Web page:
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Determinants of PROMs with patients with neck, back, shoulder and knee complaints

Influences of patients’, therapists and practice’s factors on treatment results by physical therapists
Publication date: 01 September 2015

This project focuses on the quality of physical therapists’ primary care. For this, Patient Reported Outcome Measures (PROMs) are being used; validated questionnaires that can be used in treatment by physical therapists.



To measure physical therapy treatment results with PROMs, patients have to fill in several questionnaires at the beginning and at the end of treatment. Patients give their opinion on different aspects of their health, without any influence by physical therapists or anyone else.

Existing knowledge tells that by collecting PROM-records on a systematic basis, outcomes can tell something about the quality of treatment in physical therapy. But results may depend on different influential factors that could lead to a better or worse treatment result. For example comorbidity of the patient, psychological well-being of the patient or positioning of the practice. In this project, researchers look at the influence of all these factors on treatment results measured with PROMs.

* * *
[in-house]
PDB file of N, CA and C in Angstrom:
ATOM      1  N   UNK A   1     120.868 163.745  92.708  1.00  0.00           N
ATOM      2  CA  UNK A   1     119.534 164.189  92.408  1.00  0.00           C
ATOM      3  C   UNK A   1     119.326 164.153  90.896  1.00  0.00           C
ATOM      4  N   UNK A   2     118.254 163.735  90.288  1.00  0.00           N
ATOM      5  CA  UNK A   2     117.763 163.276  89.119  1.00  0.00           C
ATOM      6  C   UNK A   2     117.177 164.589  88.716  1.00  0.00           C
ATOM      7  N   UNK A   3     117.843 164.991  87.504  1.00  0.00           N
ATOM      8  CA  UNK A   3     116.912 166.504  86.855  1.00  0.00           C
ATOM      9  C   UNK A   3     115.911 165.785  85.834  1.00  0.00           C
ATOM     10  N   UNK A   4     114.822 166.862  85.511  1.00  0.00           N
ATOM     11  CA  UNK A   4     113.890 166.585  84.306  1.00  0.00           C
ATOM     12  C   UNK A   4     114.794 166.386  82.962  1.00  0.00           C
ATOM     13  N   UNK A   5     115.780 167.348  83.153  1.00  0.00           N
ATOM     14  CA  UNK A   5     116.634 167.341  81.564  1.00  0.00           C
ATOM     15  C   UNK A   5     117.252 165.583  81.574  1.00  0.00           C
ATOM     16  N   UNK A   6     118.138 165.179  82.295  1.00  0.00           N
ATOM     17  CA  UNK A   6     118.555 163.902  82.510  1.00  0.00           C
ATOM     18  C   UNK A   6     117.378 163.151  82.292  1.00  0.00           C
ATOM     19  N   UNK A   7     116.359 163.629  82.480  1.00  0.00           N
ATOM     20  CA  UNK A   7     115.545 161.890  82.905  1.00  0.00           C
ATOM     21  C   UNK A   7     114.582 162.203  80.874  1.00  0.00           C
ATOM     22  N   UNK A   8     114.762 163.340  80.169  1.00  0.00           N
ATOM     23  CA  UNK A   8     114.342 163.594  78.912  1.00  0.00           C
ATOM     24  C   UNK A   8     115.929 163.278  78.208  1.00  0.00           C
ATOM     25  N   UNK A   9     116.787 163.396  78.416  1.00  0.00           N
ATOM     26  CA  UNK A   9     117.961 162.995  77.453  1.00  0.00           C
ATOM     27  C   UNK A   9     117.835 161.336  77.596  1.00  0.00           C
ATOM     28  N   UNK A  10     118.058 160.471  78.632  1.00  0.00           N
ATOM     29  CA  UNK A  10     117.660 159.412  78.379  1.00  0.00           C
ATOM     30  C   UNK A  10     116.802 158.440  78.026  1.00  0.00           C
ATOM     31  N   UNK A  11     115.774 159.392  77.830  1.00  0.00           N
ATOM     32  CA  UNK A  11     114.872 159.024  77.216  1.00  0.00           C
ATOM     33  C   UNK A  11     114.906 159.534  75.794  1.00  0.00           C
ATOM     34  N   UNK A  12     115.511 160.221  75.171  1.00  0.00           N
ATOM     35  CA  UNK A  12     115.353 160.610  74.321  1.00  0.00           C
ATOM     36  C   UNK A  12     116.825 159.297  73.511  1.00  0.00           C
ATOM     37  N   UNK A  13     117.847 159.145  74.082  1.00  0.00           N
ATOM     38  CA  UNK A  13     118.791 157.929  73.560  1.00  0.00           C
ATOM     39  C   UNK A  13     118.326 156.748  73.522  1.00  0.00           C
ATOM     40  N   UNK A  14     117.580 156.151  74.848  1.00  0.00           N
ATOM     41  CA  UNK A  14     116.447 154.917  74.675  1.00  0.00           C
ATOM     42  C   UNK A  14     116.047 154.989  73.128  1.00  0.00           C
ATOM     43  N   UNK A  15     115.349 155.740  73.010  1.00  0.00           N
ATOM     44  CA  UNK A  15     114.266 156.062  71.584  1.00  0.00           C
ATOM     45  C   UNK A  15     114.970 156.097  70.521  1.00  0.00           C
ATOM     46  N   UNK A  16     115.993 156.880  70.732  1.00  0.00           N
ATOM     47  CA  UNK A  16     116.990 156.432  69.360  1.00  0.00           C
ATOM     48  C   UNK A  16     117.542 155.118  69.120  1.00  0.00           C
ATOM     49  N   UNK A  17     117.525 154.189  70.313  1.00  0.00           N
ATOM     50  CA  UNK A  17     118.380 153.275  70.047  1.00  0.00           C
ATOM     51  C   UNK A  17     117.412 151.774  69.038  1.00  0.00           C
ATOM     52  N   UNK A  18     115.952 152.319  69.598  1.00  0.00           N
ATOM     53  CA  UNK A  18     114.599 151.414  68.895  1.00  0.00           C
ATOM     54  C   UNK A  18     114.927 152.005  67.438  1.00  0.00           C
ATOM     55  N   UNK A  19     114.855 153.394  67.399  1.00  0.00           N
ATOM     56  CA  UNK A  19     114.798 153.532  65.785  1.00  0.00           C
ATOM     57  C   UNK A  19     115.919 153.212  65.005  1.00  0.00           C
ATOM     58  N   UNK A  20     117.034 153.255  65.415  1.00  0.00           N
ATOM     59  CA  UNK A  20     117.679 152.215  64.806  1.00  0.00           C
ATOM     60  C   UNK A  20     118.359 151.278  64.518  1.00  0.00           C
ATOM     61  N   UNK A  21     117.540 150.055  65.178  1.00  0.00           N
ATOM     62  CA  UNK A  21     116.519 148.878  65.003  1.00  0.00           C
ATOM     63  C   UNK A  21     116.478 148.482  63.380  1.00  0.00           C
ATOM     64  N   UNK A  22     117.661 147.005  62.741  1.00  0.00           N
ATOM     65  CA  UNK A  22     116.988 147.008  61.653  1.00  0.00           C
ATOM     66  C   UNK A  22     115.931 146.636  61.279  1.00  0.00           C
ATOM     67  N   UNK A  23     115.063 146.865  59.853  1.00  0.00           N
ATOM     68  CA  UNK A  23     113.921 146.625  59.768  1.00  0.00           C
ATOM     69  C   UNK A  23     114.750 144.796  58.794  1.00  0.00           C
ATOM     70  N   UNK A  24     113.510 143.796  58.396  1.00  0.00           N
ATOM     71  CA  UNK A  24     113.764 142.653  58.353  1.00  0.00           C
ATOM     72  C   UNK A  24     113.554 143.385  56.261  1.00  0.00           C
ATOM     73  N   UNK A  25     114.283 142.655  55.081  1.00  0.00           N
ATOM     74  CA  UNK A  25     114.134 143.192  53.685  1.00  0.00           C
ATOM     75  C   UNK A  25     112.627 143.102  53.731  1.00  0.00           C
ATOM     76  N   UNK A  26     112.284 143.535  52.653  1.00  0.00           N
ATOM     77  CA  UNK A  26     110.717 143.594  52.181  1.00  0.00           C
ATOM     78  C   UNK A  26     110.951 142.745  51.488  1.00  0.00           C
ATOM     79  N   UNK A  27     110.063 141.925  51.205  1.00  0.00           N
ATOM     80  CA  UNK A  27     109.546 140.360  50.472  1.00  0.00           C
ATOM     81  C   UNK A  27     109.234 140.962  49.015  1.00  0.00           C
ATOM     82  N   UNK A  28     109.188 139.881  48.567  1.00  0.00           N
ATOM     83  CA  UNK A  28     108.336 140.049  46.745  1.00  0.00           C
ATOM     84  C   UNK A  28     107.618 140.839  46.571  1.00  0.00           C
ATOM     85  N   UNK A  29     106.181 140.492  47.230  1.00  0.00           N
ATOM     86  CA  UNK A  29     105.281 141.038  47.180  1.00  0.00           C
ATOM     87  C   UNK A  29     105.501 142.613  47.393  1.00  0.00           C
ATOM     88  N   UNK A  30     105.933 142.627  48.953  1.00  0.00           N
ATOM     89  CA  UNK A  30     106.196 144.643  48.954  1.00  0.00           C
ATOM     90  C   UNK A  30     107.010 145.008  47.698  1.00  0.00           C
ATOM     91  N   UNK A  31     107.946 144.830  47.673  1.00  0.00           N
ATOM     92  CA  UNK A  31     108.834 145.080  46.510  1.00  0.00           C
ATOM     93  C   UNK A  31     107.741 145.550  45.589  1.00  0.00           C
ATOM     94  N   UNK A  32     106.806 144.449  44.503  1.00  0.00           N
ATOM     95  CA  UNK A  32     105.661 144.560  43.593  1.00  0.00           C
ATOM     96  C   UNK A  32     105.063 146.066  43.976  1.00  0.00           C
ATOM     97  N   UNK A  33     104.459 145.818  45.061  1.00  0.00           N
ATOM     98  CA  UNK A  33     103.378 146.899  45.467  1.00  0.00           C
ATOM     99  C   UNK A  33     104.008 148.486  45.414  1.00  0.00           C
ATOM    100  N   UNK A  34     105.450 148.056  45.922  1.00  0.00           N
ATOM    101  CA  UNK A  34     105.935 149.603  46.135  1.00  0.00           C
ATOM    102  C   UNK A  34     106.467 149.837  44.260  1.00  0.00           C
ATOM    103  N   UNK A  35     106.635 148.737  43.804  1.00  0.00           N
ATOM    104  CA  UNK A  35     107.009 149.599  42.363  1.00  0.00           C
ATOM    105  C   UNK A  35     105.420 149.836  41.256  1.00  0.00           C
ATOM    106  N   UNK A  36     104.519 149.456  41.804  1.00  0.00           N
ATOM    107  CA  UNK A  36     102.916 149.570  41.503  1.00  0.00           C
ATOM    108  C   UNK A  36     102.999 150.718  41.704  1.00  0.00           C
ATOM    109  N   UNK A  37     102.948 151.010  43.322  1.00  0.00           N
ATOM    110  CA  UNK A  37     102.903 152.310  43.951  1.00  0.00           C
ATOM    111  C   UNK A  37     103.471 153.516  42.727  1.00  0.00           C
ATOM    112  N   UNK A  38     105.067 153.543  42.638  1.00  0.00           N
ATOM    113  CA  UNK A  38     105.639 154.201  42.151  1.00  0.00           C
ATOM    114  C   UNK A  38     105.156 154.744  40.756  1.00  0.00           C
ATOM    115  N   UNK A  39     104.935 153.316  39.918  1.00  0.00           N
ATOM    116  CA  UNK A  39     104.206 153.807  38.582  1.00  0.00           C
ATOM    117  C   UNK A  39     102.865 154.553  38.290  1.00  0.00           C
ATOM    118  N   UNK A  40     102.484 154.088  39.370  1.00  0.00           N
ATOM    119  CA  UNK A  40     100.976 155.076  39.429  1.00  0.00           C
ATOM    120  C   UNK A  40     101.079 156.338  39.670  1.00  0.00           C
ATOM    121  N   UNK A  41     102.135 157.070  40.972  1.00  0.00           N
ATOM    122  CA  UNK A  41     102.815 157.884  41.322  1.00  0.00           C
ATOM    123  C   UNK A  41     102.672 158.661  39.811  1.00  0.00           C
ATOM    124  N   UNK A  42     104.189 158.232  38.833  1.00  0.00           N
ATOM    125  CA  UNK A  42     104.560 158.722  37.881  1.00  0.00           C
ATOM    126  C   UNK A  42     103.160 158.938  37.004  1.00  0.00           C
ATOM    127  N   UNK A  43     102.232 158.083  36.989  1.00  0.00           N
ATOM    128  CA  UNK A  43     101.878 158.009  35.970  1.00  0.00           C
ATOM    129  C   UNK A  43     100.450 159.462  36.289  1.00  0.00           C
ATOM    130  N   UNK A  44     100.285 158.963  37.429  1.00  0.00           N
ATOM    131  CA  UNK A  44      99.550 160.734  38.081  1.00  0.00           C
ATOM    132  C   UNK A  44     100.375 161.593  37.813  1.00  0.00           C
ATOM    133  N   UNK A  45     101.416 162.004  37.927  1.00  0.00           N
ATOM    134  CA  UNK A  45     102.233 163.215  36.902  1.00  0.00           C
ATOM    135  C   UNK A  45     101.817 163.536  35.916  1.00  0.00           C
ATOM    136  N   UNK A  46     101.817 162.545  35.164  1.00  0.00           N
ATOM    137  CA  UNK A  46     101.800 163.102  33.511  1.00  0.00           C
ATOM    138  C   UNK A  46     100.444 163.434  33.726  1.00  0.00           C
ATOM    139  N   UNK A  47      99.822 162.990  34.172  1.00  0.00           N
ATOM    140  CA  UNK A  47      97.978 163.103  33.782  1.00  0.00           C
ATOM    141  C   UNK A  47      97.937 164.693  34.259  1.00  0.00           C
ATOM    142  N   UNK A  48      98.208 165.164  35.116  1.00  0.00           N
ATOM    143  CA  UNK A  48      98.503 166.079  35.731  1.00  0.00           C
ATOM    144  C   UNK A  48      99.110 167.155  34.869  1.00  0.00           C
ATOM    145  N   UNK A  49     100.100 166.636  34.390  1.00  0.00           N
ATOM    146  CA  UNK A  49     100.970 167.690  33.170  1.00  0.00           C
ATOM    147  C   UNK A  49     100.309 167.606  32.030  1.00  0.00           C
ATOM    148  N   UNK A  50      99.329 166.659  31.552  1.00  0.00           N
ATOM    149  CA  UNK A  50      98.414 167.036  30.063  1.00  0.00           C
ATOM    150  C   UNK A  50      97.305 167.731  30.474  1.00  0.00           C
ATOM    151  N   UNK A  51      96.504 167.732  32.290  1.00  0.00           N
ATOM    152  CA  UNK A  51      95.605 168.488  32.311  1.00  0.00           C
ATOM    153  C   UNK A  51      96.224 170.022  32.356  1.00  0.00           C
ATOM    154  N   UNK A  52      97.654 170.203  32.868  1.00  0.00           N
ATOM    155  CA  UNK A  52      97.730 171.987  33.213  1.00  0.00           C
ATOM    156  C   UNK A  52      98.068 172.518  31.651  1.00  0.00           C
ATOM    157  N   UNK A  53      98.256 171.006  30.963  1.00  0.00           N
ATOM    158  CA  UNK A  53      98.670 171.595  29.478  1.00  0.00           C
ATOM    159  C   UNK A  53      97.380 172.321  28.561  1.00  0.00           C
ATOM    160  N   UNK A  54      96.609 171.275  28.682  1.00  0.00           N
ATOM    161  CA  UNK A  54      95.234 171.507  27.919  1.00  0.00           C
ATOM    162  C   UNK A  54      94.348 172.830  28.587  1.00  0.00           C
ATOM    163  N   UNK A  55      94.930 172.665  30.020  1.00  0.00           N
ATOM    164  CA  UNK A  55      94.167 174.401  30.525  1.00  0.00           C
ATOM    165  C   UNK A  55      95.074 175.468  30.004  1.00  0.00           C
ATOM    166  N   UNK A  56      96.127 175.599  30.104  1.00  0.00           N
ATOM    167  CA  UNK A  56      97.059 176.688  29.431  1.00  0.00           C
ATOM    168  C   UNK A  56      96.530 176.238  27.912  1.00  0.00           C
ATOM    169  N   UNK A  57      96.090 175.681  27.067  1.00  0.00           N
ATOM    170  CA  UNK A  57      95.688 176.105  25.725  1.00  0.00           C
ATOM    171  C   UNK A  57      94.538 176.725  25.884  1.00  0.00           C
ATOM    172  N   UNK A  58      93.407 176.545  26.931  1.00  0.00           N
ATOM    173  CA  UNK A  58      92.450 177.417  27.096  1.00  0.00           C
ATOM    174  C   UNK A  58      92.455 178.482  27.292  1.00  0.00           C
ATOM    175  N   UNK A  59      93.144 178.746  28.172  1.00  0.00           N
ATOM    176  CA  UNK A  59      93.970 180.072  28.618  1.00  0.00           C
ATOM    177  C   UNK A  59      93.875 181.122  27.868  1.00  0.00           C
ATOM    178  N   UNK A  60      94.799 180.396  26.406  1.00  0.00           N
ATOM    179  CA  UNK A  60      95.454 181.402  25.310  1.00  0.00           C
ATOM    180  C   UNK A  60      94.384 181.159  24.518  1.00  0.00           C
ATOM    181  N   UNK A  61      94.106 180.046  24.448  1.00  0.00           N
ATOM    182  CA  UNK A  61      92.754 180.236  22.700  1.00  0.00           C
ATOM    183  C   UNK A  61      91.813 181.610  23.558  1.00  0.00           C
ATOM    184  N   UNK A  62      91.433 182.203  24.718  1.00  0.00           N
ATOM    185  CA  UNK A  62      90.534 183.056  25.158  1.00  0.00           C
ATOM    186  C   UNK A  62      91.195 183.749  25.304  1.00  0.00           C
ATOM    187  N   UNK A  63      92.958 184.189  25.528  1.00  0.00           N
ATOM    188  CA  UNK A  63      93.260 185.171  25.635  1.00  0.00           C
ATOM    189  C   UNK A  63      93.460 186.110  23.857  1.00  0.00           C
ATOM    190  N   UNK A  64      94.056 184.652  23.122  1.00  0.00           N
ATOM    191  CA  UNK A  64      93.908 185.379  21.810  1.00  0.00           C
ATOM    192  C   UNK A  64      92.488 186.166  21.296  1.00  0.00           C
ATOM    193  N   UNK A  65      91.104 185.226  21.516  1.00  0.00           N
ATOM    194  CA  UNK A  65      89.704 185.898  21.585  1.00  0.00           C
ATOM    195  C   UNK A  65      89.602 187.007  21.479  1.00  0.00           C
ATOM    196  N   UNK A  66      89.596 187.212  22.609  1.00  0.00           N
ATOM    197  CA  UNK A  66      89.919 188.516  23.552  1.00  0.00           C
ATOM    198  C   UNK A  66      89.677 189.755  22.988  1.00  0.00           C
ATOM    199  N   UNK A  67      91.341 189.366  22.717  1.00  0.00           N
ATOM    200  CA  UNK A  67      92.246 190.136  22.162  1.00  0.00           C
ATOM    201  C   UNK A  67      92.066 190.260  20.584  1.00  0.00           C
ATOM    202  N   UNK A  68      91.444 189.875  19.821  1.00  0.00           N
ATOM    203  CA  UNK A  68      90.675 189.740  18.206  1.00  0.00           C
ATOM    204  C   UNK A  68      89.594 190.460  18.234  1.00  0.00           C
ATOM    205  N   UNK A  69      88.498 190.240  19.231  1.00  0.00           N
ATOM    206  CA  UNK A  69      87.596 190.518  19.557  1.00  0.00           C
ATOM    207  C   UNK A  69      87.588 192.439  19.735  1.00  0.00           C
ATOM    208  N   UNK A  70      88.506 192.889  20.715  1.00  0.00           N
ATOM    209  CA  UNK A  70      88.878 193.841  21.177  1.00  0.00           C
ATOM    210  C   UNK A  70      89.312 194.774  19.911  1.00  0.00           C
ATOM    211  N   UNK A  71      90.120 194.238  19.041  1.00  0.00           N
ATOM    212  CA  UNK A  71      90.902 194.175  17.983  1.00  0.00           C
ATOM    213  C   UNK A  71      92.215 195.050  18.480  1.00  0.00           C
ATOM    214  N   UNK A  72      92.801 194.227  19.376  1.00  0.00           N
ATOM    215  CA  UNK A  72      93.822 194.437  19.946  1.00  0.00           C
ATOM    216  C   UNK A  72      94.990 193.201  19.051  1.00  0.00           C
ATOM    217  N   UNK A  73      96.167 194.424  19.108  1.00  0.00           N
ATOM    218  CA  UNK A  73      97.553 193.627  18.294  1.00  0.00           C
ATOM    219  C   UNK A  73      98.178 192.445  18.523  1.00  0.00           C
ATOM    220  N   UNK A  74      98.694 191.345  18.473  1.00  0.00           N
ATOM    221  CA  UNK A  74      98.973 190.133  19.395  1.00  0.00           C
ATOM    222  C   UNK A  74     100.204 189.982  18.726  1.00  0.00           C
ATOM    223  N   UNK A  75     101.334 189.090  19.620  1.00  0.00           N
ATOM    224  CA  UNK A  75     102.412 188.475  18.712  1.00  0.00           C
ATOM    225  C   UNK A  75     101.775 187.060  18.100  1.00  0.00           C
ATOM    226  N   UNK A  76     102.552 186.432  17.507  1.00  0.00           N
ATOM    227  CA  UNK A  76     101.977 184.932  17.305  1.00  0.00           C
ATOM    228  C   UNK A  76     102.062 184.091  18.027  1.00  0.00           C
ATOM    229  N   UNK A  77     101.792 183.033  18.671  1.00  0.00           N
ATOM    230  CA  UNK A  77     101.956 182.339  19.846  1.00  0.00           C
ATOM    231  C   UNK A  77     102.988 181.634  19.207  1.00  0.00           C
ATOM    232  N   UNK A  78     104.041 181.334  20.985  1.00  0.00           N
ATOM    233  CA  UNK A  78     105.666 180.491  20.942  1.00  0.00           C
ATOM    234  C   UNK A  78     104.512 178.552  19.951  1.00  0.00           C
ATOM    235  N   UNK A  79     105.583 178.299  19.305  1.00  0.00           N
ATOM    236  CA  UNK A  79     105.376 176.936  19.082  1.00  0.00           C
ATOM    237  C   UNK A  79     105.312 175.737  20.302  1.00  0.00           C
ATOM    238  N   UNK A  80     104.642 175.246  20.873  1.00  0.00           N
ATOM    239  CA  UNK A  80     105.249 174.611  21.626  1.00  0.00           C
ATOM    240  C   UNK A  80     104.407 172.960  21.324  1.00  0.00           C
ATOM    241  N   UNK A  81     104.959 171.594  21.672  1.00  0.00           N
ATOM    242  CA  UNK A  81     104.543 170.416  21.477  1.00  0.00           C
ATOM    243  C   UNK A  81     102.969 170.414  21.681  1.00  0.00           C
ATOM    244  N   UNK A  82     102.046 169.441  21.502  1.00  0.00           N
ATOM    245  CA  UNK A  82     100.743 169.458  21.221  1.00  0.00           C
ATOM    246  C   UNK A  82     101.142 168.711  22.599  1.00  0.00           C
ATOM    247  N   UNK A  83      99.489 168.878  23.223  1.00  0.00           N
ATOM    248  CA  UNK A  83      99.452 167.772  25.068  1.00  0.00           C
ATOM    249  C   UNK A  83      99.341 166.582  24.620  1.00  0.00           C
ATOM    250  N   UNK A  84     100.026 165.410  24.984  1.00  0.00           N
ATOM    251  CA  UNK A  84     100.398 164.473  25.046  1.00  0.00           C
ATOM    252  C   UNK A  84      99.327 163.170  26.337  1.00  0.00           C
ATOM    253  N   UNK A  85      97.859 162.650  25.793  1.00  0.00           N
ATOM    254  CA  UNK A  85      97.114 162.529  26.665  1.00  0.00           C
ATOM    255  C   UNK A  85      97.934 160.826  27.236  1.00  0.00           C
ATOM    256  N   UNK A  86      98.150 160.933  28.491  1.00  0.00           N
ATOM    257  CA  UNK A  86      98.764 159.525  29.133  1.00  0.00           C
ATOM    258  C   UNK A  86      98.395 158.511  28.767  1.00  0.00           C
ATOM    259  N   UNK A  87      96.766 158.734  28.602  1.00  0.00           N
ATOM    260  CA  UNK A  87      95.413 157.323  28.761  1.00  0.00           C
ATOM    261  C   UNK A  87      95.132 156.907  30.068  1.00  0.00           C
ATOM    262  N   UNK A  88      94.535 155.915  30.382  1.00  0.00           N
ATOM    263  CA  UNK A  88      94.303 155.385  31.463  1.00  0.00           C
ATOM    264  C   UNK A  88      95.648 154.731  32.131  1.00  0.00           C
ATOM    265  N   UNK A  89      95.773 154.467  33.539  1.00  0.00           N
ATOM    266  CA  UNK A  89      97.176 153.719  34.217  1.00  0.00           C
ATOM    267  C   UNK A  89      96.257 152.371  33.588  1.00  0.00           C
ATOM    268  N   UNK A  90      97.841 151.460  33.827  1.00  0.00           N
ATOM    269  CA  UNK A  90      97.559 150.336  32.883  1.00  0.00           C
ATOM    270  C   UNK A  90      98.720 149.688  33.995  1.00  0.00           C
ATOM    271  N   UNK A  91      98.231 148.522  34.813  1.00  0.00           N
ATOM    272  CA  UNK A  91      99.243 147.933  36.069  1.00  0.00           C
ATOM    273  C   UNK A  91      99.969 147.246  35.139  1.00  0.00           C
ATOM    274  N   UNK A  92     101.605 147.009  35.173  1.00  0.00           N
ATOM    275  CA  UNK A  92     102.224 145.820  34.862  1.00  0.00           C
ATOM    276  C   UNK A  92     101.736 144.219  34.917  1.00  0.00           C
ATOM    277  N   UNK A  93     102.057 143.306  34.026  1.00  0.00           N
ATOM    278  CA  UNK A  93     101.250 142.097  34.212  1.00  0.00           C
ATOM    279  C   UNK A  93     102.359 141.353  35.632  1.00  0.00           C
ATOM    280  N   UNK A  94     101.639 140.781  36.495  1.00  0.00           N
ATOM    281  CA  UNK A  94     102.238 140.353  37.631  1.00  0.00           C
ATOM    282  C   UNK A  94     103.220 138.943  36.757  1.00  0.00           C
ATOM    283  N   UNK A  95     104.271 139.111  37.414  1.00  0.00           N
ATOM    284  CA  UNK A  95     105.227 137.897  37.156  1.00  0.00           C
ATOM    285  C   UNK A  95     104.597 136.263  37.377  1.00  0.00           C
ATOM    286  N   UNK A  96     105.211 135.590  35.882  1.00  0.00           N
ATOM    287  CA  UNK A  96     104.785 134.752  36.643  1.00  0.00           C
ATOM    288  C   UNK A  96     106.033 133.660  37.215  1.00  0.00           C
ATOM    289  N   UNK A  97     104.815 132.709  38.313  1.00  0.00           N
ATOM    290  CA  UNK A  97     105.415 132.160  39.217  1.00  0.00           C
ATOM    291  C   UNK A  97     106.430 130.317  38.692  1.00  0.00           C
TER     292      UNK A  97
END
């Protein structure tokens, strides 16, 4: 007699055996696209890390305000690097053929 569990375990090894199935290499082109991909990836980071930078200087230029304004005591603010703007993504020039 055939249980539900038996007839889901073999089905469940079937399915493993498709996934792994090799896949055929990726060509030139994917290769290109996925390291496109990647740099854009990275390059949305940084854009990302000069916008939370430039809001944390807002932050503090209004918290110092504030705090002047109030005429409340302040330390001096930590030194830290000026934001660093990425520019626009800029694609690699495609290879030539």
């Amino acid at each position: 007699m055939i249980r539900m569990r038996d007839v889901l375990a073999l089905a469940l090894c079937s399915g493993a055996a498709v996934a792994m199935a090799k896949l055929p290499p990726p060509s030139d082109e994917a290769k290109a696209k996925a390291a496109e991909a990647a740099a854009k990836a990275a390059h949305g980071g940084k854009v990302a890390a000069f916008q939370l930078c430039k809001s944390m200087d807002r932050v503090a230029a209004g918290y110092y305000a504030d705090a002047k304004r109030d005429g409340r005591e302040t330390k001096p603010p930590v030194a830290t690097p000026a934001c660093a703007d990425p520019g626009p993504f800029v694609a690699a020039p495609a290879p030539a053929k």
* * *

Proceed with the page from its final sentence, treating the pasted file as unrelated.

Project description

This doctoral study aims to provide insight on different factors on patients, therapists and practice levels that can influence treatment results measured with PROMs. This will be examined on patients with back, neck, shoulder or knee complaints.

Researchers are aiming to put together a group of 2.000 adult clients within a year, who are being treated in about ten different physical therapy practices. There are three measuring points: at the start of treatment, at the end of treatment and six months after treatment has ended. Clients have access to questionnaires at these three moments through their electronic patient record, after they admitted to participate. The electronic patient record is used for automatic data collection. 

Connection to education

This research project is being executed in close collaboration with physical therapy practices in the area of Rotterdam. Their interns are assisting in doing research. Minor students and graduating students are also involved.

The knowledge gathered from this project will directly be used in the curriculum of the RUAS bachelor’s Physical Therapy programme, because a lot of new data about some of the most common issues in physical therapy will become available.

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